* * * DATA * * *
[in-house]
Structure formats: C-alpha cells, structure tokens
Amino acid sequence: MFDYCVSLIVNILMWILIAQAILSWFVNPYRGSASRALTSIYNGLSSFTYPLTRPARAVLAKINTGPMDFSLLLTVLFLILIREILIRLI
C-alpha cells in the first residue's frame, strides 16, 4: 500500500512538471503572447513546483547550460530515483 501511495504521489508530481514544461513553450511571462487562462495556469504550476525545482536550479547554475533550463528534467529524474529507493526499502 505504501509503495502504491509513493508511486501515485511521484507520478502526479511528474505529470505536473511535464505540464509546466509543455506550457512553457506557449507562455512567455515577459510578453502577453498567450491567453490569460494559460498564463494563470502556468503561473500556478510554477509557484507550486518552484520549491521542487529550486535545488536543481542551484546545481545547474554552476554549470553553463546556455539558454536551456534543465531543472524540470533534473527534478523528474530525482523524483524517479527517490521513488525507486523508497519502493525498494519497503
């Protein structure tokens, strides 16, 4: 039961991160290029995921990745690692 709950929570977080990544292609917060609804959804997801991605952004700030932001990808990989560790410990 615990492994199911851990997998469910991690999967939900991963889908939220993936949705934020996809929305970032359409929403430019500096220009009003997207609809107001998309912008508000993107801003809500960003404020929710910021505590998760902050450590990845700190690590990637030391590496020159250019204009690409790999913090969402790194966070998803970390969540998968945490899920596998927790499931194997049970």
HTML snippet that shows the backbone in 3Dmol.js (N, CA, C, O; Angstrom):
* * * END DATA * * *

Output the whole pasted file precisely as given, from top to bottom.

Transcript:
[in-house]
Structure formats: C-alpha cells, structure tokens
Amino acid sequence: MFDYCVSLIVNILMWILIAQAILSWFVNPYRGSASRALTSIYNGLSSFTYPLTRPARAVLAKINTGPMDFSLLLTVLFLILIREILIRLI
C-alpha cells in the first residue's frame, strides 16, 4: 500500500512538471503572447513546483547550460530515483 501511495504521489508530481514544461513553450511571462487562462495556469504550476525545482536550479547554475533550463528534467529524474529507493526499502 505504501509503495502504491509513493508511486501515485511521484507520478502526479511528474505529470505536473511535464505540464509546466509543455506550457512553457506557449507562455512567455515577459510578453502577453498567450491567453490569460494559460498564463494563470502556468503561473500556478510554477509557484507550486518552484520549491521542487529550486535545488536543481542551484546545481545547474554552476554549470553553463546556455539558454536551456534543465531543472524540470533534473527534478523528474530525482523524483524517479527517490521513488525507486523508497519502493525498494519497503
């Protein structure tokens, strides 16, 4: 039961991160290029995921990745690692 709950929570977080990544292609917060609804959804997801991605952004700030932001990808990989560790410990 615990492994199911851990997998469910991690999967939900991963889908939220993936949705934020996809929305970032359409929403430019500096220009009003997207609809107001998309912008508000993107801003809500960003404020929710910021505590998760902050450590990845700190690590990637030391590496020159250019204009690409790999913090969402790194966070998803970390969540998968945490899920596998927790499931194997049970």
HTML snippet that shows the backbone in 3Dmol.js (N, CA, C, O; Angstrom):